Paco de Lucia, Spanish Flamenco-Guitar Virtuoso, Dies at 66Charles Penty
Francisco Sanchez Gomez, the Spanish guitarist better known as Paco de Lucia, who crossed over into jazz and classical music to take his flamenco style to a global audience, has died. He was 66.
He died today after suffering a heart attack on a beach in Cancun, Mexico, according to a spokesman for the mayor of Algeciras, the artist’s home city in Spain. Michael Stein, de Lucia’s agent for bookings in Europe, the U.S., Asia and Africa, confirmed his death.
De Lucia recorded more than 30 albums and collaborated with contemporary artists such as Ricardo Modrego, Al Di Meola, John McLaughlin and Bryan Adams, according to the Berklee College of Music in Boston, where he was awarded an honorary doctorate in music in 2010. He also worked with the flamenco singer Camaron de la Isla and recorded Joaquin Rodrigo’s classical “Concierto de Aranjuez.” In 2012, he won a Latin Grammy award for “En Vivo Conciertos Espana 2010” in the Best Flamenco Album category.
“I have never lost my roots in my music because I would lose myself,” he said, according to the website of Verve Music Group, his record label. “What I have tried to do is have a hand holding onto tradition and the other scratching and also digging in other places trying to find new things I can bring into flamenco.”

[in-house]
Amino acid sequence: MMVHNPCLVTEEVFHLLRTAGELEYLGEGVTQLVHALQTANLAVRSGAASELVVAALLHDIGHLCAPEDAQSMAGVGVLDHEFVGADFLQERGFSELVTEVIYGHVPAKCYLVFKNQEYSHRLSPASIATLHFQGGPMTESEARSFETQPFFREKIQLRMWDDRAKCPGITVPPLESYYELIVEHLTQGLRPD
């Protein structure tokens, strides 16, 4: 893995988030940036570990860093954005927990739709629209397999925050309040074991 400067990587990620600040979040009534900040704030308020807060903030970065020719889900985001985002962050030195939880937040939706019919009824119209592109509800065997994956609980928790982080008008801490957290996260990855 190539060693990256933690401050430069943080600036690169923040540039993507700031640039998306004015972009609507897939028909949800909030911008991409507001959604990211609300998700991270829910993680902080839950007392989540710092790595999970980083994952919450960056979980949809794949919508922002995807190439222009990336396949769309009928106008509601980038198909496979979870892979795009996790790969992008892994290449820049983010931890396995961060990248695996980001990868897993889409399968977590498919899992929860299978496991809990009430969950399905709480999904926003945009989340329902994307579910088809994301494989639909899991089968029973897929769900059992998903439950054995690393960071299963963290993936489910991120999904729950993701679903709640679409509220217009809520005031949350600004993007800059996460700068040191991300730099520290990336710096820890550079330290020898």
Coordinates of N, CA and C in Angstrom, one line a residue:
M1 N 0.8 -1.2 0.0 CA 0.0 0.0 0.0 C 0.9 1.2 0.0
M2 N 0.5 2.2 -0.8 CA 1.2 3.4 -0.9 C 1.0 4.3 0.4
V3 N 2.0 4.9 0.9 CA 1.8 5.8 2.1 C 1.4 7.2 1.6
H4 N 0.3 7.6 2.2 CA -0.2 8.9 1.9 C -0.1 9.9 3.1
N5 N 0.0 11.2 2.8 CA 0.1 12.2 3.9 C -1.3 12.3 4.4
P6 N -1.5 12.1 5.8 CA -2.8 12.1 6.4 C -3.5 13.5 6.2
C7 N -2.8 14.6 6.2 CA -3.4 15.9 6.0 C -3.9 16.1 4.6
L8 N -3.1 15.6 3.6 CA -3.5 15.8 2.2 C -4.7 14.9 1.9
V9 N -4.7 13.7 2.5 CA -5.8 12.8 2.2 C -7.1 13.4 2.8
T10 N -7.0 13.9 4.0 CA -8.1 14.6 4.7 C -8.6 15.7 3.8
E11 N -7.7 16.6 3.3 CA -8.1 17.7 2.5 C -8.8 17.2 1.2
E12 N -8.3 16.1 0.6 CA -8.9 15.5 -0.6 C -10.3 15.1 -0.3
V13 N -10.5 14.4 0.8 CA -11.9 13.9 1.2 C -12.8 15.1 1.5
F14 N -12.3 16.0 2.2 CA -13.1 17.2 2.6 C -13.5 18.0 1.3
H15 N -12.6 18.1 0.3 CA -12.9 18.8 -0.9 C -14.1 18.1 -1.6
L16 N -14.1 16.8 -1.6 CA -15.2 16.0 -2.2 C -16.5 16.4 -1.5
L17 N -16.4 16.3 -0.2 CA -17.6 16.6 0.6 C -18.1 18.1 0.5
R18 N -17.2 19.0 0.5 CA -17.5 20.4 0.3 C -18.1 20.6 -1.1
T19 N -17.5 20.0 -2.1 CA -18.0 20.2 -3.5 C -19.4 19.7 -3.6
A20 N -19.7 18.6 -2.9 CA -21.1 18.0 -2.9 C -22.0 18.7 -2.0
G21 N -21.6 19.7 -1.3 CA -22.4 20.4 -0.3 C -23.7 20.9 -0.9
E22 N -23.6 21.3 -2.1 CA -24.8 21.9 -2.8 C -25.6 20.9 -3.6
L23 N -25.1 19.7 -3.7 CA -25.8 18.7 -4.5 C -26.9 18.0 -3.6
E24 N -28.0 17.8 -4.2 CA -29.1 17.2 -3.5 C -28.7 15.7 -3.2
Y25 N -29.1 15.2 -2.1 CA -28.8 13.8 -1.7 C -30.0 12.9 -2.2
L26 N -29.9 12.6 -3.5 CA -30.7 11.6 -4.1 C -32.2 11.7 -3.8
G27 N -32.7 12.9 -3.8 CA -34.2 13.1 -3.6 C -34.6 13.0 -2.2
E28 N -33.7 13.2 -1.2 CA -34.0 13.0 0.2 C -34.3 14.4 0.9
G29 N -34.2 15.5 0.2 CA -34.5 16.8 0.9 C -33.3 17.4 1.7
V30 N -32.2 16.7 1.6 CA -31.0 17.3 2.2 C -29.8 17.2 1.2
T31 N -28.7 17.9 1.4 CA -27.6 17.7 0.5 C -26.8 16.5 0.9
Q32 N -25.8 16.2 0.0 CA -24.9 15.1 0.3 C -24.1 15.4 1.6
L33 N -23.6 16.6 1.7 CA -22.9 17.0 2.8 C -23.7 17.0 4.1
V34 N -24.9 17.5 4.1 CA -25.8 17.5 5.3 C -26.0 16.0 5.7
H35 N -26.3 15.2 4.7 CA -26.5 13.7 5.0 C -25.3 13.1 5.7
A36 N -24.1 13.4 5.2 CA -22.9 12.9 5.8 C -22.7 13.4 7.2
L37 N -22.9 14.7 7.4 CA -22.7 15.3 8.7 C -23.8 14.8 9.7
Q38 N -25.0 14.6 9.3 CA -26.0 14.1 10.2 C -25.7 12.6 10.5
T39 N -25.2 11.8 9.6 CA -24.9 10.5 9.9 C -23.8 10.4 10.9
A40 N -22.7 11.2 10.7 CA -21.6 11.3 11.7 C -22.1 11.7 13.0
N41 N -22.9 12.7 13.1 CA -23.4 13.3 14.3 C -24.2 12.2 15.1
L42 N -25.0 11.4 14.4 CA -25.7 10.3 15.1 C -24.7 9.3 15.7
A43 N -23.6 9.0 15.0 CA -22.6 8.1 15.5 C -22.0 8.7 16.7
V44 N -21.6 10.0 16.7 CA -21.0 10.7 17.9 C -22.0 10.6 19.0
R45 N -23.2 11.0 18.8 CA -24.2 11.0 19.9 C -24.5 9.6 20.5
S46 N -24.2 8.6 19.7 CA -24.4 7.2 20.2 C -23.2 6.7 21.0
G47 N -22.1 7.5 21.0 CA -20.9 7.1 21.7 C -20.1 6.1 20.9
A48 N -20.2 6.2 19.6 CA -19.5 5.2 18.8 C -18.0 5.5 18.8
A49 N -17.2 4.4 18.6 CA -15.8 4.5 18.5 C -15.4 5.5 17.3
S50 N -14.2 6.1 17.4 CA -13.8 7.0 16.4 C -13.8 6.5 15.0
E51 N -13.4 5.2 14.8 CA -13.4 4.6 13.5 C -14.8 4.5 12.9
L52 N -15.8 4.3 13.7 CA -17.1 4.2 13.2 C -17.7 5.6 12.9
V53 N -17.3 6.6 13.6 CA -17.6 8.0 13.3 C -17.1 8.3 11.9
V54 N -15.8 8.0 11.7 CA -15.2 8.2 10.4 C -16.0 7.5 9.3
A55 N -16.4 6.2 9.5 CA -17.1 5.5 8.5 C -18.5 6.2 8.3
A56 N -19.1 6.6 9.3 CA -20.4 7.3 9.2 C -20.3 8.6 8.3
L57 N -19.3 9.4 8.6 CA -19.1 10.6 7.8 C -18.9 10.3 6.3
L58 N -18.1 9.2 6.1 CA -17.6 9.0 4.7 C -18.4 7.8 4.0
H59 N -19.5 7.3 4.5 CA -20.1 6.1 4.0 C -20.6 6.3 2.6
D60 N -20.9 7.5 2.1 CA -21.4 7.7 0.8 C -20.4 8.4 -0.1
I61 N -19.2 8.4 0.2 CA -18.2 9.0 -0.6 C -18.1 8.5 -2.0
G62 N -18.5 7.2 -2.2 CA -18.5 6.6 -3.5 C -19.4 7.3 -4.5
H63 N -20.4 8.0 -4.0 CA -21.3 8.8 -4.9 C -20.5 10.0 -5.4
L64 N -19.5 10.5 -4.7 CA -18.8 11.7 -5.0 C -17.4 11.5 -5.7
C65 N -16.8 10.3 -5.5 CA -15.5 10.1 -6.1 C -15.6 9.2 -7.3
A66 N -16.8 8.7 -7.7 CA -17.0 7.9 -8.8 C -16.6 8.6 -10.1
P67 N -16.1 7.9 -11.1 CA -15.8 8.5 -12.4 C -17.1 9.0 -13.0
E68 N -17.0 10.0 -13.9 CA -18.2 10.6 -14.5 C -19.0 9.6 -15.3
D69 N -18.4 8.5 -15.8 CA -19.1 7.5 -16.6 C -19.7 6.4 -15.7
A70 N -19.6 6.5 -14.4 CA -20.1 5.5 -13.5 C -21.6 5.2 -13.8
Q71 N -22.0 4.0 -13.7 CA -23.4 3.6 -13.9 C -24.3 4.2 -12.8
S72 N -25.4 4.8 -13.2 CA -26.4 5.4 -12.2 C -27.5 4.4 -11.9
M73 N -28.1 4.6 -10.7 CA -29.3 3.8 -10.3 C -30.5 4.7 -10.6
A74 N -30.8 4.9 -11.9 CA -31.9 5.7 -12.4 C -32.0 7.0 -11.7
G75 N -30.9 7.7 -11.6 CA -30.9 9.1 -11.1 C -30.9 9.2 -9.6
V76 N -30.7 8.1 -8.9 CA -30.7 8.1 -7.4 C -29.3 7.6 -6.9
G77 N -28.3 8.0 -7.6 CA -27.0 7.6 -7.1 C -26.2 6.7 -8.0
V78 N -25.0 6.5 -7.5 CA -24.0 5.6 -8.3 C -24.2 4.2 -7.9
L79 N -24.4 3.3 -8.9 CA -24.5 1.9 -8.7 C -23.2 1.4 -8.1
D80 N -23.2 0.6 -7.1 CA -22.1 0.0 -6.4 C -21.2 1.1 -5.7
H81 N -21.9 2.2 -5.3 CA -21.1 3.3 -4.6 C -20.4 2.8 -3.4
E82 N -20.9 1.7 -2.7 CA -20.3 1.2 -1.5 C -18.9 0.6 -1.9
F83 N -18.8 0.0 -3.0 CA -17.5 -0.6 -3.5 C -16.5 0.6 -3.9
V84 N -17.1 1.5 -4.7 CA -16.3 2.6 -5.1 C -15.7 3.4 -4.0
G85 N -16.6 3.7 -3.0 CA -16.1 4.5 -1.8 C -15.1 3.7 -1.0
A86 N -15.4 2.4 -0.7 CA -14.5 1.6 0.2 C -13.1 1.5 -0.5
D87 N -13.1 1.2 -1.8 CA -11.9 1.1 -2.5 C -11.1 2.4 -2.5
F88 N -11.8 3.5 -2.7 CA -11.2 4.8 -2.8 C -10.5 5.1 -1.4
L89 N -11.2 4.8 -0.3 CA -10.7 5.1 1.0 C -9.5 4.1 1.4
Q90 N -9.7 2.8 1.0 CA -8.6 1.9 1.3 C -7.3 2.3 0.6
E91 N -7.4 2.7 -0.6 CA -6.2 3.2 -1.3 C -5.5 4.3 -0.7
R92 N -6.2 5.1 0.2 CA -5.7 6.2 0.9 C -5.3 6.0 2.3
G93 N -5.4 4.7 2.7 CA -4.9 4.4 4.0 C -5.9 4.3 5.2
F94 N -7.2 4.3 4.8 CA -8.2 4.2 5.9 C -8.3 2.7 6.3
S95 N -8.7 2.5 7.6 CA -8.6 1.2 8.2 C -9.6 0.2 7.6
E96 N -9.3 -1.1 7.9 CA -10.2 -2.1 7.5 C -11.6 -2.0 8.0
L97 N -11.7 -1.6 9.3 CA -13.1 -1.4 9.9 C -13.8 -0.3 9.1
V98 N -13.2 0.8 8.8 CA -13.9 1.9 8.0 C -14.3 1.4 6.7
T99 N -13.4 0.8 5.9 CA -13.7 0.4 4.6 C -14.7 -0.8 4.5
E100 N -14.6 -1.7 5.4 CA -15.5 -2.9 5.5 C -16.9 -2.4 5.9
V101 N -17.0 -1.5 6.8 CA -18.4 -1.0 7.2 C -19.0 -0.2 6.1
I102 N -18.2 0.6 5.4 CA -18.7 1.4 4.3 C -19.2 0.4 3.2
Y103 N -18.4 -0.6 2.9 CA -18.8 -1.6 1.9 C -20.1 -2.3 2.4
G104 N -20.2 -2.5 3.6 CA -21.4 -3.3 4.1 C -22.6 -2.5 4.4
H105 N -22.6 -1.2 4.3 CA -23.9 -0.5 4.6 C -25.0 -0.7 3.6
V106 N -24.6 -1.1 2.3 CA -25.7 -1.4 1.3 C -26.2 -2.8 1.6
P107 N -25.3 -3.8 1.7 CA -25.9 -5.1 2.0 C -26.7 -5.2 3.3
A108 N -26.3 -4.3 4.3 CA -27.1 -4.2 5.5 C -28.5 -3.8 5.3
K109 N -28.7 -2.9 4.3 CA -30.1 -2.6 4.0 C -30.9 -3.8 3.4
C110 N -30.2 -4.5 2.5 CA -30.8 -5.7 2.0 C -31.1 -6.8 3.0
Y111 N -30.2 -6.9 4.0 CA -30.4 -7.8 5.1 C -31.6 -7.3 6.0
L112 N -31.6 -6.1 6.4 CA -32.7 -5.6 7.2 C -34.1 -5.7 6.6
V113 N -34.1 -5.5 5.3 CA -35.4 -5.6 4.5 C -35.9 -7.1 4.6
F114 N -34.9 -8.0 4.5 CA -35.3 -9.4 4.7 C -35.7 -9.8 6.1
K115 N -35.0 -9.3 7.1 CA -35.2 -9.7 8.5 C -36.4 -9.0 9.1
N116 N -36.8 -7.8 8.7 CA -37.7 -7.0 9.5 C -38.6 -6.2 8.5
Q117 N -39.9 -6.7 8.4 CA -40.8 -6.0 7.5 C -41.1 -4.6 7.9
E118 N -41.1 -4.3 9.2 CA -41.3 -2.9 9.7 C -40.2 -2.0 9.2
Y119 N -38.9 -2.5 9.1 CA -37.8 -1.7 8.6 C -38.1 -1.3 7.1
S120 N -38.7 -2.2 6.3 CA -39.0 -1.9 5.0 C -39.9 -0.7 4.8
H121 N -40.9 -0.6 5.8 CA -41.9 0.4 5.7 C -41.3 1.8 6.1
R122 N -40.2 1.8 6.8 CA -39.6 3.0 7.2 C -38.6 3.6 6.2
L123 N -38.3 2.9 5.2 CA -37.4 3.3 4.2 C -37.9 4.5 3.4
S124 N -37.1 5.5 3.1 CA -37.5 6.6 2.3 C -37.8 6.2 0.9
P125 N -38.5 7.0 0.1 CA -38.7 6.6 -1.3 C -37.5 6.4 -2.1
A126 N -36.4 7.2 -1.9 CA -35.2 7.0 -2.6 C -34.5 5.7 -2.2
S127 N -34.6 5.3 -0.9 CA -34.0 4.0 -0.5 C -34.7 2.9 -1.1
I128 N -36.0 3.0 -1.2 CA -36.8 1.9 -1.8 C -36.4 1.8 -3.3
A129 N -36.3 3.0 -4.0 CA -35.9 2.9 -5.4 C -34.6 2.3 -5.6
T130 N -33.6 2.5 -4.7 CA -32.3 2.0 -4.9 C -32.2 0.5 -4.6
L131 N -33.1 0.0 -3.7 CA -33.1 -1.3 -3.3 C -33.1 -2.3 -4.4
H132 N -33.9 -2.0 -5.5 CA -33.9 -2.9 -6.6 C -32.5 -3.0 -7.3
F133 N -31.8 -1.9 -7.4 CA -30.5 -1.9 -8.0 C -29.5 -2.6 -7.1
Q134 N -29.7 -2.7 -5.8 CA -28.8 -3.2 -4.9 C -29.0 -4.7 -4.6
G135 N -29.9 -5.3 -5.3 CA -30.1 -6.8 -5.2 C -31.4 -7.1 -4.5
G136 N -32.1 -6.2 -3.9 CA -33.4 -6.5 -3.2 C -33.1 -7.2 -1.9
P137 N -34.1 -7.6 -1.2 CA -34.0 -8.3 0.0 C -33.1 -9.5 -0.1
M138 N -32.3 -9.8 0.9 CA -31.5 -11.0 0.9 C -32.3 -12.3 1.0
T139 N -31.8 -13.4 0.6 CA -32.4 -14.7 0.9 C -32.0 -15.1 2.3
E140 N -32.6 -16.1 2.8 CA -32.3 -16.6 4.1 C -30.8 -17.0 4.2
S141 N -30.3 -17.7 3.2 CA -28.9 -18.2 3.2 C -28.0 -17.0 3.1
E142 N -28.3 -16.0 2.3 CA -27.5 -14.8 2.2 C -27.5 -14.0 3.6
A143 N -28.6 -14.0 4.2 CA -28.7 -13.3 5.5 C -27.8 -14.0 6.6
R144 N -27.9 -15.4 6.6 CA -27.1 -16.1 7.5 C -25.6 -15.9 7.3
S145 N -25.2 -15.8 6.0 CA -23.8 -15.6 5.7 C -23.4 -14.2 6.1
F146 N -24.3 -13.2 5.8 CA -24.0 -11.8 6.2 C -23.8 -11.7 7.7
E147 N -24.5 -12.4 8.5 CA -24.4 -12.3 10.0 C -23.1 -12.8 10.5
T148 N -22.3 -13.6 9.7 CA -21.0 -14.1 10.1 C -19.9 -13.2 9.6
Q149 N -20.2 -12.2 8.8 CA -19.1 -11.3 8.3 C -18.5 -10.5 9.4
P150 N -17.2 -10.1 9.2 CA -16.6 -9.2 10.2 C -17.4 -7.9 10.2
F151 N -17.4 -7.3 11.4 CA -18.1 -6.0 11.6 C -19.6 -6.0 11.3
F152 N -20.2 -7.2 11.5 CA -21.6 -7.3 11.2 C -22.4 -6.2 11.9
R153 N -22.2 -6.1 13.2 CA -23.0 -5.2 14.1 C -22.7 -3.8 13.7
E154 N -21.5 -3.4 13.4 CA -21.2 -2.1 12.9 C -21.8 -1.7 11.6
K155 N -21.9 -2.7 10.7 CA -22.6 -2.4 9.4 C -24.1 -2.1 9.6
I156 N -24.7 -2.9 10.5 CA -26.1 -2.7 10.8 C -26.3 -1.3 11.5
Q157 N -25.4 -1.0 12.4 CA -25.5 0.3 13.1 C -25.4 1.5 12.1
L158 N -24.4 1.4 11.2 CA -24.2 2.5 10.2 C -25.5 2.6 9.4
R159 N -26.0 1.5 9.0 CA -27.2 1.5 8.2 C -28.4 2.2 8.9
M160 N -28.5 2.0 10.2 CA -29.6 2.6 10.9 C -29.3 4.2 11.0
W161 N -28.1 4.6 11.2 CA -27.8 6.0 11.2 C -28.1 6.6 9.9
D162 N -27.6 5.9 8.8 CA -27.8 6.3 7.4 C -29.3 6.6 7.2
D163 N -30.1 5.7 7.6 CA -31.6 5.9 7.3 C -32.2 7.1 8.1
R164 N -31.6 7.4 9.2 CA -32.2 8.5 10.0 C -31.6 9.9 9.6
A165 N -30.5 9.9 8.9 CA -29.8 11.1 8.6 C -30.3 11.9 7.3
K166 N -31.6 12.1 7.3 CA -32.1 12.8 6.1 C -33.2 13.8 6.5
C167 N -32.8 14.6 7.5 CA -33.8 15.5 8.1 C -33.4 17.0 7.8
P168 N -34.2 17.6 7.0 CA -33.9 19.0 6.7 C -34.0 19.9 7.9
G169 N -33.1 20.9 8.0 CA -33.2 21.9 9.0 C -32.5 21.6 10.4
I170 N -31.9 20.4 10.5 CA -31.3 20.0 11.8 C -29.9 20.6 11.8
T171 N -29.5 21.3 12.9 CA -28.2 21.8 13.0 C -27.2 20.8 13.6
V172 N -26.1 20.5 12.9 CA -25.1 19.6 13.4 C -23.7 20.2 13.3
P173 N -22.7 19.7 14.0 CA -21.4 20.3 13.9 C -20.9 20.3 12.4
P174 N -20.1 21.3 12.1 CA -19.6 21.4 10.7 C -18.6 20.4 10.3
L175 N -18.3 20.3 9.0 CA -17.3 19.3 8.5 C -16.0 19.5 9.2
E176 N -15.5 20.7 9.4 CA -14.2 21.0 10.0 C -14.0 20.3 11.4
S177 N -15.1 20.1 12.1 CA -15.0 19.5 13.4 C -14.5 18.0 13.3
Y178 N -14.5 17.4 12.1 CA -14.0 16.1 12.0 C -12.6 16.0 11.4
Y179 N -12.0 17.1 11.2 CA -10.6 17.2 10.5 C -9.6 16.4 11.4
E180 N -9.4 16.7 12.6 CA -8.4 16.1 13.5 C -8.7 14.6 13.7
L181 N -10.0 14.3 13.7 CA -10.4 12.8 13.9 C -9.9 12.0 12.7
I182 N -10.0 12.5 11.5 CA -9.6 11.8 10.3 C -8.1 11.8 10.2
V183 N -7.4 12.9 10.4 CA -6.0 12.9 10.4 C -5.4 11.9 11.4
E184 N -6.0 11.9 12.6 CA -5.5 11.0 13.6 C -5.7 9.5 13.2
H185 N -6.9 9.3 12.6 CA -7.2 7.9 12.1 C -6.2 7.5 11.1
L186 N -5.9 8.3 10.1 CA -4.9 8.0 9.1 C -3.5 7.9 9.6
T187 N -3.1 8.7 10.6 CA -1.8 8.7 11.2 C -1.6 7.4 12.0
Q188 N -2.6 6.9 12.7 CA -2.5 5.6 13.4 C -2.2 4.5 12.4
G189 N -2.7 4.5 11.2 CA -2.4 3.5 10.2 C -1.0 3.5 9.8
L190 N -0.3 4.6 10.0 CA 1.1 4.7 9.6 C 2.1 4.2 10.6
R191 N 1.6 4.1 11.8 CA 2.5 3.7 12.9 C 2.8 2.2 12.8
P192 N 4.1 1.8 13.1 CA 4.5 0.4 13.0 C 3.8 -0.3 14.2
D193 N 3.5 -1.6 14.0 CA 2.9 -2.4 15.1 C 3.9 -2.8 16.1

De Lucia will be remembered as an ambassador for flamenco who helped develop the style by mixing in different influences and taking the form to a global audience, said Stein, who had worked with the guitarist since 1987.
“We want to be at the side of his family members and friends, showing the support of a city that weeps for the most international of its sons and the greatest figure that the world of the guitar has seen,” Mayor Jose Ignacio Landaluce said in a statement posted on the city hall website. The city plans three days of mourning, according to the website.
Francisco Sanchez Gomez was born on Dec. 21, 1947, in Algeciras on the Bay of Gibraltar. His father, Antonio Sanchez, was a laborer by day who supplemented his income by playing guitar at night. Francisco adopted his stage name in honor of his Portuguese mother, Lucia Gomez, according to Verve Music.
His first performance was on Radio Algeciras in 1958 at age 11 and he toured the U.S. with Jose Greco’s dance company while still a teenager. After recording his first album, “Los Chiquitos de Algeciras” with his brother Pepe in 1961, he began to develop his own style and made his debut at Carnegie Hall in 1970. He later worked with guitarist Larry Coryell, pianist Chick Corea, and with Di Meola and McLaughlin, who formed the Guitar Trio with de Lucia and reunited for an album that reached No. 1 on Billboard’s jazz-album chart in 1996.
“The greatest guitarist in the history of flamenco has gone,” Jose Merce, a flamenco singer, said in comments broadcast by state broadcaster RTVE today.